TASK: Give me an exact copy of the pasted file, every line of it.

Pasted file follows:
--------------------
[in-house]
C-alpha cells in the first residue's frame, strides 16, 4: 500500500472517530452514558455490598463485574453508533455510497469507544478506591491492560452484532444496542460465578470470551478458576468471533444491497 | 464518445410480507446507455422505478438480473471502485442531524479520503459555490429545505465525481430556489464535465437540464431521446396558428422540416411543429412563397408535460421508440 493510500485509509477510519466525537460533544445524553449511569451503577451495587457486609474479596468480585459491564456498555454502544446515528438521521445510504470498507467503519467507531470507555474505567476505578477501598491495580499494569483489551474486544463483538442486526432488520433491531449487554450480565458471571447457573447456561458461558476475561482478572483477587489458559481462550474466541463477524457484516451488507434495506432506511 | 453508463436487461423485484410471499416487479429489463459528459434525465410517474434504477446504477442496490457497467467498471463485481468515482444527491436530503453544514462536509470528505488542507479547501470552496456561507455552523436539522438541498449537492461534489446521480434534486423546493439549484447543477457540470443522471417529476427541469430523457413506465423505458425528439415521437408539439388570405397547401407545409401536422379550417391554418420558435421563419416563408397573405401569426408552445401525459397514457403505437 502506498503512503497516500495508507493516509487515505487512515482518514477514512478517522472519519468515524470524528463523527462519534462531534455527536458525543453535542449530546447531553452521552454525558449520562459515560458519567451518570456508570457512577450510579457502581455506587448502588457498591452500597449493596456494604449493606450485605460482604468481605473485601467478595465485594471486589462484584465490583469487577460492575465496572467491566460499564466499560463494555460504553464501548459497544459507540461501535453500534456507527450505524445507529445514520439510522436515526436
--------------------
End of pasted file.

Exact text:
[in-house]
C-alpha cells in the first residue's frame, strides 16, 4: 500500500472517530452514558455490598463485574453508533455510497469507544478506591491492560452484532444496542460465578470470551478458576468471533444491497 | 464518445410480507446507455422505478438480473471502485442531524479520503459555490429545505465525481430556489464535465437540464431521446396558428422540416411543429412563397408535460421508440 493510500485509509477510519466525537460533544445524553449511569451503577451495587457486609474479596468480585459491564456498555454502544446515528438521521445510504470498507467503519467507531470507555474505567476505578477501598491495580499494569483489551474486544463483538442486526432488520433491531449487554450480565458471571447457573447456561458461558476475561482478572483477587489458559481462550474466541463477524457484516451488507434495506432506511 | 453508463436487461423485484410471499416487479429489463459528459434525465410517474434504477446504477442496490457497467467498471463485481468515482444527491436530503453544514462536509470528505488542507479547501470552496456561507455552523436539522438541498449537492461534489446521480434534486423546493439549484447543477457540470443522471417529476427541469430523457413506465423505458425528439415521437408539439388570405397547401407545409401536422379550417391554418420558435421563419416563408397573405401569426408552445401525459397514457403505437 502506498503512503497516500495508507493516509487515505487512515482518514477514512478517522472519519468515524470524528463523527462519534462531534455527536458525543453535542449530546447531553452521552454525558449520562459515560458519567451518570456508570457512577450510579457502581455506587448502588457498591452500597449493596456494604449493606450485605460482604468481605473485601467478595465485594471486589462484584465490583469487577460492575465496572467491566460499564466499560463494555460504553464501548459497544459507540461501535453500534456507527450505524445507529445514520439510522436515526436